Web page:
UN envoy appeals to Syrian groups to take opportunity for peace

‘You know there is no military solution, only a political solution,’ says Staffan de Mistura

UN special envoy for Syria Staffan de Mistura addresses the  Syrian delegations at talks in Geneva yesterday. Photograph: Pierre Albouy/Reuters

UN special envoy for Syria Staffan de Mistura addresses the Syrian delegations at talks in Geneva yesterday. Photograph: Pierre Albouy/Reuters


UN mediator Staffan de Mistura yesterday appealed to the Syrian government and opposition to take advantage of the historic opportunity offered by the Geneva political process to negotiate an end to six years of war. He scolded: “You know and know it well . . . the Syrian people desperately want an end to their suffering. You know there is no military solution, only a political solution.”

He argued what is “true during six years of war is true today and will be true tomorrow”.

He adopted a stern line because the ceremony welcoming the delegations, transmitted live to the UN Security Council in New York, began nearly an hour late because of squabbling between opposition groups over his insistence that they form a single delegation.

Their refusal to do so was made manifest by the adoption of separate tables for the three groups.

In spite of Mr de Mistura’s efforts, the small Cairo and Moscow opposition groupings have resisted joining the large Saudi-sponsored delegation.

Jihad Makdissi, former spokesman for the Syrian foreign ministry who heads the independent Cairo platform, told The Irish Times his group’s objectives – reform and decentralisation – were at odds with the goal of the Riyadh delegation, which was the removal of president Bashar al-Assad. The Cairo and Moscow platforms have appealed to Mr de Mistura for separate but equal representation with the Riyadh delegation, while domestic Syrian opposition factions and the US-backed Kurds have been excluded.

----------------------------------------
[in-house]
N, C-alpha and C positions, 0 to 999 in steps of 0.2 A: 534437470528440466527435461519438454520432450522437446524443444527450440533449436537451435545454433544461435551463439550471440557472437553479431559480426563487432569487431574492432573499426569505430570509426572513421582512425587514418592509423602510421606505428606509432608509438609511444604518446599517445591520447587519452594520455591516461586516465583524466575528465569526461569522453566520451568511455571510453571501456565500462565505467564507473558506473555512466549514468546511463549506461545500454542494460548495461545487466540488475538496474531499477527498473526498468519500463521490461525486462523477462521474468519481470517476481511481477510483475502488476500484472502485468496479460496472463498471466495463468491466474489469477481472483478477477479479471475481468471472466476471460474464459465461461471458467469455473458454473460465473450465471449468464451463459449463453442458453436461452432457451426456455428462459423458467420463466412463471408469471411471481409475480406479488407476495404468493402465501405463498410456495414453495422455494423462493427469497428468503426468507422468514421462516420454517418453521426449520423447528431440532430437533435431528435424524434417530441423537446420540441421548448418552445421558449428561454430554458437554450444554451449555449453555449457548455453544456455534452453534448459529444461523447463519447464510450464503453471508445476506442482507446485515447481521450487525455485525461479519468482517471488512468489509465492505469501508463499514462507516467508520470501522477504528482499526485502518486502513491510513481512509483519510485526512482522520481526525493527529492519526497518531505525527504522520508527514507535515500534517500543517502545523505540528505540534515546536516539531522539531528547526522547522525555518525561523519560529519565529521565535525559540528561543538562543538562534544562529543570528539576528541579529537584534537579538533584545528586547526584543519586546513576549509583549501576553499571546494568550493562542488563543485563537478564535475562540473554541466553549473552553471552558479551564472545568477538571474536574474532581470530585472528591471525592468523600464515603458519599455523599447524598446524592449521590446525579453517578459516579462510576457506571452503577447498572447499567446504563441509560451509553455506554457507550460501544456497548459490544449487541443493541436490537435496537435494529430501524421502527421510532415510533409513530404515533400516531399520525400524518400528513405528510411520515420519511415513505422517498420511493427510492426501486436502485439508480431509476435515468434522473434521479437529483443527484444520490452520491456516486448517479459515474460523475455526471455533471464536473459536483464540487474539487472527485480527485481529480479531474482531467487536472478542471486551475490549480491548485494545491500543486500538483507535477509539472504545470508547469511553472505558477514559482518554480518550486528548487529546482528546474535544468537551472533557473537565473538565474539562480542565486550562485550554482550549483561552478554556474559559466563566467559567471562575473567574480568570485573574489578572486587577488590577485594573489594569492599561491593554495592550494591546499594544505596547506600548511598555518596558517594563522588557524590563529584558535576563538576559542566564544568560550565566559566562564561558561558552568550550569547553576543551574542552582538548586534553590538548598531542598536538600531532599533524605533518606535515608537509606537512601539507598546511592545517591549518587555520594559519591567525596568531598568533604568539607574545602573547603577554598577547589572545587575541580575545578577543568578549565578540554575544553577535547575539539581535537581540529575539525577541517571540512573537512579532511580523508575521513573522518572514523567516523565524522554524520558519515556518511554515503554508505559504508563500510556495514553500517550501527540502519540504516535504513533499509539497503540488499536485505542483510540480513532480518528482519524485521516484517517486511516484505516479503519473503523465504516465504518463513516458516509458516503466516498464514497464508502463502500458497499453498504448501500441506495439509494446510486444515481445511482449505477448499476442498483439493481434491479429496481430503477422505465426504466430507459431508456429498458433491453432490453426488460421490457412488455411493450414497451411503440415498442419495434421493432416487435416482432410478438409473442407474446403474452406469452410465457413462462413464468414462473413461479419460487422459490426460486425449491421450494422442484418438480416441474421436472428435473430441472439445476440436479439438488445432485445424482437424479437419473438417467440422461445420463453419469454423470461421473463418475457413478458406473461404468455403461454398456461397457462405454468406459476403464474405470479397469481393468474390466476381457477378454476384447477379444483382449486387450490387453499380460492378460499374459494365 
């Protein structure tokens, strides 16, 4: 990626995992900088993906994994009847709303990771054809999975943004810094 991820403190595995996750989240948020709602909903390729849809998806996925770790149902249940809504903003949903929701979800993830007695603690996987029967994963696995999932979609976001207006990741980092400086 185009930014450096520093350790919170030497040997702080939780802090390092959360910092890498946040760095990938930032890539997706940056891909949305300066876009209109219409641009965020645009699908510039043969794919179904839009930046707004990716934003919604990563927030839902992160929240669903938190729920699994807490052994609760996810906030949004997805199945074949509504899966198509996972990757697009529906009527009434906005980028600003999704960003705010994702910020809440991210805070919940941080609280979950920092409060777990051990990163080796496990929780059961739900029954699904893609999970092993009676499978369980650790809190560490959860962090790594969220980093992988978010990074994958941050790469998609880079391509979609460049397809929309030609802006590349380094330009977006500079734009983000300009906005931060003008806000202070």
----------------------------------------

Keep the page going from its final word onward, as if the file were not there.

Grand opening

Damascus is represented by Bashar al-Jaafari, Syria’s UN ambassador, who has been involved in all the talks, beginning with a grand opening in the Swiss city of Montreux in January 2014, attended by dozens of foreign ministers and diplomats. Pressure by the world community did not, however, forge an agreement between government and opposition during three previous rounds, prolonging a war that has slain at least 300,000, the majority of fatalities among combatants, and driven half of Syria’s citizens from their homes.

The Riyadh-sponsored 21-member opposition high negotiation committee (HNC) delegation headed by Nasr al-Hariri, a medical doctor and activist, is divided between political dissidents and insurgent figures, led by Mohamed Alloush of the politbureau of the Saudi-supported Army of Islam. The HNC has called for face-to-face talks with government representatives.

During the four previous rounds the two sides have refused to engage directly and the UN mediator has shuttled between them. He regarded their appearance in the same room yesterday as a positive development.

Mr de Mistura praised the current, fragile ceasefire, which was brokered in December by Damascus’s ally, Russia, and opposition sponsor Turkey, saying this achievement had made possible talks on a political solution. Violence has, however, erupted near Damascus where the Syrian army is fighting insurgents in the suburbs, and in northern Idlib province where al-Qaeda’s affiliate, Jabhat Fatah al-Sham, is battling Arab- and Western-sponsored insurgents.

Turkish-supported insurgents yesterday claimed the capture of the strategic town of al-Bab, after a lengthy campaign against Islamic State.

Today, Mr de Mistura is to hold bilateral talks on procedure with the government and opposition delegations.